Nearly 60 Years of Presidential Campaign Ads
Remember when you were in Elementary school, how excited you would get when your teacher would show you a video, simply because you didn’t have to read. Well, you can perhaps relive that excitement today. I recently came across a fantastic website called The Living Room Candidate (www.livingroomcandidate.org) which compiles presidential campaign ads dating back to 1952. Today I decided to post some ads, as I think it is interesting to see how they have evolved over the years. But if you watch enough ads, it is possible to see that the message rarely changes. In fact, some campaigns have essentially reproduced ads that had worked for previous candidates. Here are just a few I thought were the most interesting. There are dozens more to view on The Living Room Candidate website. (Unfortunately I could not imbed the videos from The Living Room Candidate, so these are youtube copies that I found instead. All the videos were originally found on that website though).
In 1952, television ads were brand new. These ads were used by Dwight Eisenhower. The first is extremely catchy, and I apologize if it gets stuck in your head. The second is somewhat vague, but touches on a pertinent issue of the day.
1960 saw John Kennedy squared off against Richard Nixon. Kennedy’s team created an optimistic ad similar to the one Eisenhower used in 1952. Meanwhile, Nixon settled for more plain and serious ads. Most of his ads were in this same style, with Nixon speaking to the camera on his own.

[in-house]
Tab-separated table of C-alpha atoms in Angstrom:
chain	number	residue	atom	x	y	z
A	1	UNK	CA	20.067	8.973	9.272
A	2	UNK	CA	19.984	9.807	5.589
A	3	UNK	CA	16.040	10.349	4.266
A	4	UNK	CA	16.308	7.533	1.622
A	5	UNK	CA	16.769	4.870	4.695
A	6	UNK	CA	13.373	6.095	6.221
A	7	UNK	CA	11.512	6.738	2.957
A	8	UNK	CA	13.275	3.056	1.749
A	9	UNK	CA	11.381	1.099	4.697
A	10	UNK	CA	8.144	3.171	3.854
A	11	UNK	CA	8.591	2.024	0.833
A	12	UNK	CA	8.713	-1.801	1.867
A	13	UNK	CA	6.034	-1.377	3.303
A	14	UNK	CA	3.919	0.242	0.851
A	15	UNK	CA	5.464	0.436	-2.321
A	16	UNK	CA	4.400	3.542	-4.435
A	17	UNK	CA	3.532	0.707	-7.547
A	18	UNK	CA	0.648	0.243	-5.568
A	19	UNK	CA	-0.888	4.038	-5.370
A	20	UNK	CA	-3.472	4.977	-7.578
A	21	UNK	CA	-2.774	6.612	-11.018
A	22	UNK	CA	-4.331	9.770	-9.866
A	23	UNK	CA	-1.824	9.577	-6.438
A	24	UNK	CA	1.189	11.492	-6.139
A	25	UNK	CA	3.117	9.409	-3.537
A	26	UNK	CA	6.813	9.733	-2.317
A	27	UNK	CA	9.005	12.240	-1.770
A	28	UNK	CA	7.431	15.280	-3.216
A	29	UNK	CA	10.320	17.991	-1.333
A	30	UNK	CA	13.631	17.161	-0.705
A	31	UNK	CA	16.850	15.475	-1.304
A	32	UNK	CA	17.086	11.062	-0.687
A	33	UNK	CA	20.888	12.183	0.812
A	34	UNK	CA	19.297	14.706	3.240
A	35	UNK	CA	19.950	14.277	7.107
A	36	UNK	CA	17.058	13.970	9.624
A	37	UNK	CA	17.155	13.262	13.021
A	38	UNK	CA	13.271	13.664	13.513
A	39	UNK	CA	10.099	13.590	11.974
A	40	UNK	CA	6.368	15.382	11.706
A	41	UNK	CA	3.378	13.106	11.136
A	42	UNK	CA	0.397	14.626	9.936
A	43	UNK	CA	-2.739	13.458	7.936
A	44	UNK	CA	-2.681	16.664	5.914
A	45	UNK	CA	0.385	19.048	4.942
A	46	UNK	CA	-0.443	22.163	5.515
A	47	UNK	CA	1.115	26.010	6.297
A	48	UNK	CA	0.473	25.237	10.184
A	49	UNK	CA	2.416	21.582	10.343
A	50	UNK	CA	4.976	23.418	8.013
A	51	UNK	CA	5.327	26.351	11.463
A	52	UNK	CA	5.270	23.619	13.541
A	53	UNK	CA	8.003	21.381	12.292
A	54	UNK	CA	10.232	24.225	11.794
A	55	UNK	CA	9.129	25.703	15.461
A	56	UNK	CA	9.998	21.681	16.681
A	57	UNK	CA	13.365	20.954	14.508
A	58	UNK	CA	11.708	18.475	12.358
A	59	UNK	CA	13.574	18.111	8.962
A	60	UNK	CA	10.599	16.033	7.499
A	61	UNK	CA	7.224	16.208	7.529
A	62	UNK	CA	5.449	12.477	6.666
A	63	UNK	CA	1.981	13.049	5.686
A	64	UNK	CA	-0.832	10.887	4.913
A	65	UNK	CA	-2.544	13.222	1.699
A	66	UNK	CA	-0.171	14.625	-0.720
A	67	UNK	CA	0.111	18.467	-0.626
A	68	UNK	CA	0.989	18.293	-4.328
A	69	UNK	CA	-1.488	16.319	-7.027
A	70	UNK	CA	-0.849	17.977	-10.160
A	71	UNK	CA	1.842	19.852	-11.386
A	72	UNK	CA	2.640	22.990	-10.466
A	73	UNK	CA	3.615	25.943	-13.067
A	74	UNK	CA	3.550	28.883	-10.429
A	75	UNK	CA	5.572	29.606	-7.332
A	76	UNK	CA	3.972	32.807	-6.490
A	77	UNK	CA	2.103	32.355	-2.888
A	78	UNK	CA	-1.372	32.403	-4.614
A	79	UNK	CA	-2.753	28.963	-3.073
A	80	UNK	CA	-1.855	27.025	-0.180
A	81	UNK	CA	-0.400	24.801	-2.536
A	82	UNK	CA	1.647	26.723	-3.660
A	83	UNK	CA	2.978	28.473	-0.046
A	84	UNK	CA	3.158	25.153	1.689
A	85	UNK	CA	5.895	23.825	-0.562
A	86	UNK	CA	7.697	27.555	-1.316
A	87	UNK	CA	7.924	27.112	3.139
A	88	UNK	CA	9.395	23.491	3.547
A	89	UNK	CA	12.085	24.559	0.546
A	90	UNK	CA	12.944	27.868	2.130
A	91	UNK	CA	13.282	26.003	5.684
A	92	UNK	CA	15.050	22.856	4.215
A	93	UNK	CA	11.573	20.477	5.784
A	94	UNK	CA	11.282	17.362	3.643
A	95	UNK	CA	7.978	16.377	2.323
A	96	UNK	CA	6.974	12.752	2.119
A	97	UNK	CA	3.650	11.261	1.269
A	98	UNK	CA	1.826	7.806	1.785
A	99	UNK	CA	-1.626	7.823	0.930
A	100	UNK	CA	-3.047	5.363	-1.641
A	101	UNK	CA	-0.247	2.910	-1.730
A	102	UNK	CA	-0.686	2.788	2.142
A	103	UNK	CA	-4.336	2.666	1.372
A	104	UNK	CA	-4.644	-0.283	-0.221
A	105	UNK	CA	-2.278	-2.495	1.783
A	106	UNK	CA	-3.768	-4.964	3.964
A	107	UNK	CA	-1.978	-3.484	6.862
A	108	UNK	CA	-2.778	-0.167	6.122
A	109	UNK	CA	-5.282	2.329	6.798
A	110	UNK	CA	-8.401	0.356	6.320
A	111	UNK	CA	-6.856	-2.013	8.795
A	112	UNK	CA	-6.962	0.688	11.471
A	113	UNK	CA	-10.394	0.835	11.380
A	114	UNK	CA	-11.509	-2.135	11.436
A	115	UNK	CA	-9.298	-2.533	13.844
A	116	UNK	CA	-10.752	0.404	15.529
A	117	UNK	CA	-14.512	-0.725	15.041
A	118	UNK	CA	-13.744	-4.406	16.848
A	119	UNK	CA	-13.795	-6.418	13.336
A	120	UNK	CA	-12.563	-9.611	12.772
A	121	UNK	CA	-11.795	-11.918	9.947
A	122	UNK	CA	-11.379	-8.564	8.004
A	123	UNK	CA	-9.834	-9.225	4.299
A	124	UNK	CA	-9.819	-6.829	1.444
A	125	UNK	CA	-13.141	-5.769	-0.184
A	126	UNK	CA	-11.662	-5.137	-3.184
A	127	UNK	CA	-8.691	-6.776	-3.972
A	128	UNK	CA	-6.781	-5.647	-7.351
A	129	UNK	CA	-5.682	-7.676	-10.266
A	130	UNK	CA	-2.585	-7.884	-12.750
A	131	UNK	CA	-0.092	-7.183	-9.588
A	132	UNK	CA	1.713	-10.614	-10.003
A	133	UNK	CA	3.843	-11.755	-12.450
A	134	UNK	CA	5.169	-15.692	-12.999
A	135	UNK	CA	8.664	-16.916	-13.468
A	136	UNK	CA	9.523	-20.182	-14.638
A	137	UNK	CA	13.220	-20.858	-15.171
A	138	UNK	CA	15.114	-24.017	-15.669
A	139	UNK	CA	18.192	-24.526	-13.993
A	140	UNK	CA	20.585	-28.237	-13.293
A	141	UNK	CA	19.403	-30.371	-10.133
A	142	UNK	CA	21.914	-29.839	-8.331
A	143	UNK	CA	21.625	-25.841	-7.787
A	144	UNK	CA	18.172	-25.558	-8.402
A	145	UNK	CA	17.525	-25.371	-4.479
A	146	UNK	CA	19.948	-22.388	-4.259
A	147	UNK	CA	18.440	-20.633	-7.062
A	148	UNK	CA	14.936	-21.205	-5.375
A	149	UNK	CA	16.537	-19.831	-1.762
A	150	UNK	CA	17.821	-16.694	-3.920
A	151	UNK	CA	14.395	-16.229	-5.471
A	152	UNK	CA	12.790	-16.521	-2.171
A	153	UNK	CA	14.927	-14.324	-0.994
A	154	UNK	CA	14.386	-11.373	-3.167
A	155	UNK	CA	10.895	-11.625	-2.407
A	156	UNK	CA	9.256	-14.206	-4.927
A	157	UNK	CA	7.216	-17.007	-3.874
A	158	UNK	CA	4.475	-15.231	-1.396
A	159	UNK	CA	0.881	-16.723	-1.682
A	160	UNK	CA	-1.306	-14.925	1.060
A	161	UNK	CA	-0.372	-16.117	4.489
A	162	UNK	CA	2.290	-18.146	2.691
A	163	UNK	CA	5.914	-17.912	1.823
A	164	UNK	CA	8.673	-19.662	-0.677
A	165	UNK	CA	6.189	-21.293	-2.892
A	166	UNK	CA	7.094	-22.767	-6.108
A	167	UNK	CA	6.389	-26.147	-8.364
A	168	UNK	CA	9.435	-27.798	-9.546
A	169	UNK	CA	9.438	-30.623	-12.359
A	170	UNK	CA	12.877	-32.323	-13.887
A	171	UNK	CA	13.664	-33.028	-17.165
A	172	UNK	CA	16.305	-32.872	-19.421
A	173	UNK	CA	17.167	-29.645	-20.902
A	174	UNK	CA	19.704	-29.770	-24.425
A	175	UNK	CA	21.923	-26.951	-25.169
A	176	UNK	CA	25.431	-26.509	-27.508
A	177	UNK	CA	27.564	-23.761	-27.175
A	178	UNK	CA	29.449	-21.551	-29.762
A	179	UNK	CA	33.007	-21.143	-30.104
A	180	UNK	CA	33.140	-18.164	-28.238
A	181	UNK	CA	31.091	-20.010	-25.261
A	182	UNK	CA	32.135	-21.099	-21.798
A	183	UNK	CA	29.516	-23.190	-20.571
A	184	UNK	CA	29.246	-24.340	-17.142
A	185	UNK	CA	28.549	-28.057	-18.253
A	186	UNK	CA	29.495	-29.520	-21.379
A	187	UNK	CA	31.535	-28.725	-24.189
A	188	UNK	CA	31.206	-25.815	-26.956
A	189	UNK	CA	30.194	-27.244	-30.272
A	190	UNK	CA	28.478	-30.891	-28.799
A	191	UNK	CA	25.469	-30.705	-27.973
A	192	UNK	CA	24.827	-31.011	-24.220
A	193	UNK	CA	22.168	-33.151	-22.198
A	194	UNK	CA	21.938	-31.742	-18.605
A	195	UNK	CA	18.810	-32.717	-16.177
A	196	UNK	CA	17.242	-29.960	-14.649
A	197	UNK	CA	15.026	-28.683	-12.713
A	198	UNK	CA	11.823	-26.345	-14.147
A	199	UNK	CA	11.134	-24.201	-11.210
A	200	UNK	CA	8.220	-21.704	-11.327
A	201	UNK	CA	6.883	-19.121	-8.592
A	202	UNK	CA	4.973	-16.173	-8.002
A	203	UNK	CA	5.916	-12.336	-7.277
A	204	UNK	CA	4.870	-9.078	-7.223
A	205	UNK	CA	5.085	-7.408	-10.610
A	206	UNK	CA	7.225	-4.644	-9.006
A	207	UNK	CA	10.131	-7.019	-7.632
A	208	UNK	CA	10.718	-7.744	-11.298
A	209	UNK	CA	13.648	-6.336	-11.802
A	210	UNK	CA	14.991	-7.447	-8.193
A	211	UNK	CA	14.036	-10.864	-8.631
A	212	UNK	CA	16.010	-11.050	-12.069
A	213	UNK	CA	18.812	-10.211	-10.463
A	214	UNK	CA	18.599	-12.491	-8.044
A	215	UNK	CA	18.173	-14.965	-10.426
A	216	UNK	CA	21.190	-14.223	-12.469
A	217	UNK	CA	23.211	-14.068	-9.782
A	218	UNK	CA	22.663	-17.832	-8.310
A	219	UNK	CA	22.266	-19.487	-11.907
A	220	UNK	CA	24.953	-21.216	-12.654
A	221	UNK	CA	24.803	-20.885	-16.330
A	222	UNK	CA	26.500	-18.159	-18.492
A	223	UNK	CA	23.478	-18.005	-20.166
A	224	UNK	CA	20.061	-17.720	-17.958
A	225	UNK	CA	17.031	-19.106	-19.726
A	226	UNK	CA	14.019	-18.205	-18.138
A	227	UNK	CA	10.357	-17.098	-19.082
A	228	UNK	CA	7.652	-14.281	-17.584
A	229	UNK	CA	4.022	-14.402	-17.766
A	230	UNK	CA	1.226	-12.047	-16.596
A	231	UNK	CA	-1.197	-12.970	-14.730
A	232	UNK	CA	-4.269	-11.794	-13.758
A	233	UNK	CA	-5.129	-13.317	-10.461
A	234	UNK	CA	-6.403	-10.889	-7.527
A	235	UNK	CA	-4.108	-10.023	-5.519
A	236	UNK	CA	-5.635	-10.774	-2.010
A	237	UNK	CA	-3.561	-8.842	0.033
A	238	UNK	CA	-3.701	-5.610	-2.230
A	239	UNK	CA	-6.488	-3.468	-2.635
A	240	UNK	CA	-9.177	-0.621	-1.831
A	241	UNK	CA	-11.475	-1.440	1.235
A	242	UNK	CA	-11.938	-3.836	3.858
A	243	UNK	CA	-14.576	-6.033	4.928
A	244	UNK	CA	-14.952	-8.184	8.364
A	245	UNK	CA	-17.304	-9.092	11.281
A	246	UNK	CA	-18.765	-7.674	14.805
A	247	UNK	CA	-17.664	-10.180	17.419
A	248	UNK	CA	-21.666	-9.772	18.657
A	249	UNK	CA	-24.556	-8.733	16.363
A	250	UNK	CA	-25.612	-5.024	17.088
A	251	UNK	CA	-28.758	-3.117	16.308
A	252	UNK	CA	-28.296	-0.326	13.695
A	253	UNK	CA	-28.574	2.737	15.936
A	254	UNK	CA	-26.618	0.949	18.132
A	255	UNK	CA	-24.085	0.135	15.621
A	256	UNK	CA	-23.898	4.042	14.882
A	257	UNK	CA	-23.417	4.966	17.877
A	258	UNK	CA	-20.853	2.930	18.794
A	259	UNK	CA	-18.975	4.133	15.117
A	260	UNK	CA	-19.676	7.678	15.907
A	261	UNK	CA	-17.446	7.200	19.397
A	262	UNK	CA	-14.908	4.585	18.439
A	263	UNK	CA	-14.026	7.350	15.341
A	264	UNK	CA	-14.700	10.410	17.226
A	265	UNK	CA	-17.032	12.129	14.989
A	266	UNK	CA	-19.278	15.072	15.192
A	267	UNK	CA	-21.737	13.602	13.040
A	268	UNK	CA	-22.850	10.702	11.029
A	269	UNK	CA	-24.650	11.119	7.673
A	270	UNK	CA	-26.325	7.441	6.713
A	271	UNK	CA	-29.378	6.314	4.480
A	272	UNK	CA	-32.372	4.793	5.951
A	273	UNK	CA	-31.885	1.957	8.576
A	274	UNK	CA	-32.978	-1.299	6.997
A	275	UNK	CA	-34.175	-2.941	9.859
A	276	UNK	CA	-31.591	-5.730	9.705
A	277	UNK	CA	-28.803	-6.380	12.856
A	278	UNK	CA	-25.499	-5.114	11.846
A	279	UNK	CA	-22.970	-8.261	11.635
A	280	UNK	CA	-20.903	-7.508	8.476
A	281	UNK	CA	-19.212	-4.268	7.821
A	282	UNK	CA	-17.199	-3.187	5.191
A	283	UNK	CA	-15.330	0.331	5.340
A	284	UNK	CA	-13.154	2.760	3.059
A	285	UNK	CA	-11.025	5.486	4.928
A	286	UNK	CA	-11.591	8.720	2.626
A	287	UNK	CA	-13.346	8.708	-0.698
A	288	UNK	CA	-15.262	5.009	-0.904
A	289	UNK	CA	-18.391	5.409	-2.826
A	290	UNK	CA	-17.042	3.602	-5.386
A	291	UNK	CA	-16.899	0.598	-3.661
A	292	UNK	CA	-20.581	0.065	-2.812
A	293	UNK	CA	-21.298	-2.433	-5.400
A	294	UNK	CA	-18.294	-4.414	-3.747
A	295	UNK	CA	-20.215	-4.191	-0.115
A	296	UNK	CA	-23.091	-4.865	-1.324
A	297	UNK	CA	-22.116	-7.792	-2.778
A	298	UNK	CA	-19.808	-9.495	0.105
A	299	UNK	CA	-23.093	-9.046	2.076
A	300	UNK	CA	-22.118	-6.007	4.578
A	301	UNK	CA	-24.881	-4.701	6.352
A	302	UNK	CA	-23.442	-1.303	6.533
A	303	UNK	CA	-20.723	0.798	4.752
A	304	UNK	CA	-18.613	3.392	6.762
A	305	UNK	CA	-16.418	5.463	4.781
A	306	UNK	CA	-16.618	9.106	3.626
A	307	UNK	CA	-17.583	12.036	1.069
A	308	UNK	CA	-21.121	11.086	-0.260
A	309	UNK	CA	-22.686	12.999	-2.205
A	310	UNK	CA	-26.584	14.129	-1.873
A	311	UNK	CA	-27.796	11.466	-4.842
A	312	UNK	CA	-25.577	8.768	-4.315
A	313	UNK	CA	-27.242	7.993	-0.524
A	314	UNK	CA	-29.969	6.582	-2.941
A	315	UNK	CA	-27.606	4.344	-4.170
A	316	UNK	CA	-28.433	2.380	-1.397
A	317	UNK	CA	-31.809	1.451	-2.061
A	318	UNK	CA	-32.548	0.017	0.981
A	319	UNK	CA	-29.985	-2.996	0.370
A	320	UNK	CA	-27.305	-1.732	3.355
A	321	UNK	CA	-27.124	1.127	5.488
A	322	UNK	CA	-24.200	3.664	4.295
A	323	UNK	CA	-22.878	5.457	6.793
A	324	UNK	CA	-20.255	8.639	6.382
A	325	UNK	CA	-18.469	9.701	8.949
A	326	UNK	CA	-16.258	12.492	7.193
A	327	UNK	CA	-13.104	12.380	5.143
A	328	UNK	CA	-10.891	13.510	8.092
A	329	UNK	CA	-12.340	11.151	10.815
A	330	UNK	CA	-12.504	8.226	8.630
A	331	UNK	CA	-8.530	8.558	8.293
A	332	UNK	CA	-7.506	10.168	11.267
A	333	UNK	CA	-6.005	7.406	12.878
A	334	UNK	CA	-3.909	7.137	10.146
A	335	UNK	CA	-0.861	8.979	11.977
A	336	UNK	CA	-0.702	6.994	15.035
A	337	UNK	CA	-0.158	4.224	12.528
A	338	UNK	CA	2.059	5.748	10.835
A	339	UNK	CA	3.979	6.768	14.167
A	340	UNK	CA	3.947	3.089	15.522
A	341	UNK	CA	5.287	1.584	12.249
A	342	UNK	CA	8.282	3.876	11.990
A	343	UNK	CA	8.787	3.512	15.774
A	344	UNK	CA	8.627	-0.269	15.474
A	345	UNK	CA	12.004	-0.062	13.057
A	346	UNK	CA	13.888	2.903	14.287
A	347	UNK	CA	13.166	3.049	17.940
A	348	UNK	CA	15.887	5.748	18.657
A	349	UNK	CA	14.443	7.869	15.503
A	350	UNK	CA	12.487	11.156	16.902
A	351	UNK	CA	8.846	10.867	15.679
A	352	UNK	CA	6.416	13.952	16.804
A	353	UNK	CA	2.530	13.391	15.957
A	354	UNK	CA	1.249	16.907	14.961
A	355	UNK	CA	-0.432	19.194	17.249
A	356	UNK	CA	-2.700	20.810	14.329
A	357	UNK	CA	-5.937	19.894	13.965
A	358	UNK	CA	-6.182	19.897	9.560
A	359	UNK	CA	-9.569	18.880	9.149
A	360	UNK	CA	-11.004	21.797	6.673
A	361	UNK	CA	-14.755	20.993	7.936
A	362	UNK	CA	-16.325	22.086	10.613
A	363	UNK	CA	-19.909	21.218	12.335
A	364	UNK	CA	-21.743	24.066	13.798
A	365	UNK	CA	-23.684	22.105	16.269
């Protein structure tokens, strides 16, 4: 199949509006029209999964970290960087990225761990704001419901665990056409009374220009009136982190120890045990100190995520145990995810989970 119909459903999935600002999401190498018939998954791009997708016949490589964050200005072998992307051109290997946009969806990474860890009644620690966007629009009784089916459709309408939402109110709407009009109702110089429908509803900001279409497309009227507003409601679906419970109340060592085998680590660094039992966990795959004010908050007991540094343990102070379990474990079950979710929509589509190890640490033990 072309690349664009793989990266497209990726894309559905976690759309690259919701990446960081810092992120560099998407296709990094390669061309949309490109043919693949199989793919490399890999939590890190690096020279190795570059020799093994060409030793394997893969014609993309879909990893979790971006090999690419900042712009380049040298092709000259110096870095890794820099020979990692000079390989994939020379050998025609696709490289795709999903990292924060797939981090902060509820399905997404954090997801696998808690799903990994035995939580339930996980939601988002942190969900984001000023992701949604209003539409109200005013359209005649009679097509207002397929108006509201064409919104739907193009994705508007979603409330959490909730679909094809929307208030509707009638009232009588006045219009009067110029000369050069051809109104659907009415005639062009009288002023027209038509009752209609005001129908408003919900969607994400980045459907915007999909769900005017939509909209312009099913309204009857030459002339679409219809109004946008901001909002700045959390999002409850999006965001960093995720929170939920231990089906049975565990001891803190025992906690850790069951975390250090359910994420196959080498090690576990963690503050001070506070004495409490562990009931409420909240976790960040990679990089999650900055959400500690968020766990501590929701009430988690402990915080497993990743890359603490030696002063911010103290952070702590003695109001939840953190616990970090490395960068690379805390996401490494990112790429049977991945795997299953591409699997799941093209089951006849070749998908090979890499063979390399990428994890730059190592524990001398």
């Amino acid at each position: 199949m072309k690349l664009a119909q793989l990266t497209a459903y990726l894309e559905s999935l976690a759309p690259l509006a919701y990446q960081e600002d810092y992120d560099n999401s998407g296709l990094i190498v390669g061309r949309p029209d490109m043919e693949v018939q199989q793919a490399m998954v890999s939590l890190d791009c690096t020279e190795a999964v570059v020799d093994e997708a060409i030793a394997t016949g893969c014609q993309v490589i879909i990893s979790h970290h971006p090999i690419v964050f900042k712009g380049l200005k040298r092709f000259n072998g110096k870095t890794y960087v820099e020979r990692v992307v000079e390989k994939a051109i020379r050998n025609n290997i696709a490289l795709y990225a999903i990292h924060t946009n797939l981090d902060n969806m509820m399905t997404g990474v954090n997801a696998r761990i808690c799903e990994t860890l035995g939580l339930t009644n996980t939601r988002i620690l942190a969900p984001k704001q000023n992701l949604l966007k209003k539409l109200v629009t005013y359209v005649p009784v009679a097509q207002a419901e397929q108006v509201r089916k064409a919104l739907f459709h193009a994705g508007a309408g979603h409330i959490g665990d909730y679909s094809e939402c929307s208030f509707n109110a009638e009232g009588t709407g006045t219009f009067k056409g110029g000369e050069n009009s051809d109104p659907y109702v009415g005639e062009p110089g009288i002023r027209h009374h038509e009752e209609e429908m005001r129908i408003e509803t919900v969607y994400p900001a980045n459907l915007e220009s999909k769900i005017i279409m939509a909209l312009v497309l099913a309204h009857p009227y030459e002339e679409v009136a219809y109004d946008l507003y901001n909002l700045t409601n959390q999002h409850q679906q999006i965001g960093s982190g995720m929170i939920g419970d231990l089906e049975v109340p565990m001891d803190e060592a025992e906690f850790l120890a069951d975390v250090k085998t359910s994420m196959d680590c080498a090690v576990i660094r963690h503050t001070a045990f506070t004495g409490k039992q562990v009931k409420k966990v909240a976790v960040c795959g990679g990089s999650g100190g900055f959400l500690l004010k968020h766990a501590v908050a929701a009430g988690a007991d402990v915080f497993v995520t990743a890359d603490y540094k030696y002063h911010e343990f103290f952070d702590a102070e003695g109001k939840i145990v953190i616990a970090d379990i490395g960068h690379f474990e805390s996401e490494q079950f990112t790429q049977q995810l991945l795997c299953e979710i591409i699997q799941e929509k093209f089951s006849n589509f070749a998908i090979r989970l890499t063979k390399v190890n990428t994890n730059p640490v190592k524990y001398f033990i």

Lyndon Johnson’s 1964 campaign provided one of the most controversial ads in history. It was so controversial that it only aired once (don’t mind the little girl’s counting skills). His opponent, Barry Goldwater, similarly used ads that inspired fear in the hearts of voters.
By 1968, the United States was in a state of near constant turmoil. Richard Nixon reemerged to secure the Republican nomination. This campaign ad is essentially an ego boost for him. Notice the difference between Nixon’s 1960 ad, and this one. Meanwhile, Hubert Humphrey, who secured a divided Democratic party’s nomination, openly mocked Nixon in his ad.
I also could not resist putting this ad in. The Democrats openly laugh at Nixon’s choice for VP, Spiro Agnew.
This first ad was Richard Nixon’s most successful ad against George McGovern in 1972. He taps into fears about national security, with the well timed presidential song playing at the end. Meanwhile his opponent, George McGovern, attempted to tap into the fraud and corruption in the Nixon White House. It did not work in 1972, but would be blown wide open by 1974.
As not to make this post too long, I will be posting the remainder of the elections on Thursday, all the way up until 2008. After viewing the ads, do you have a favourite? Is there a trend you see amongst the ads? As will be seen on Thursday, modern television ads are quite similar to those from this era.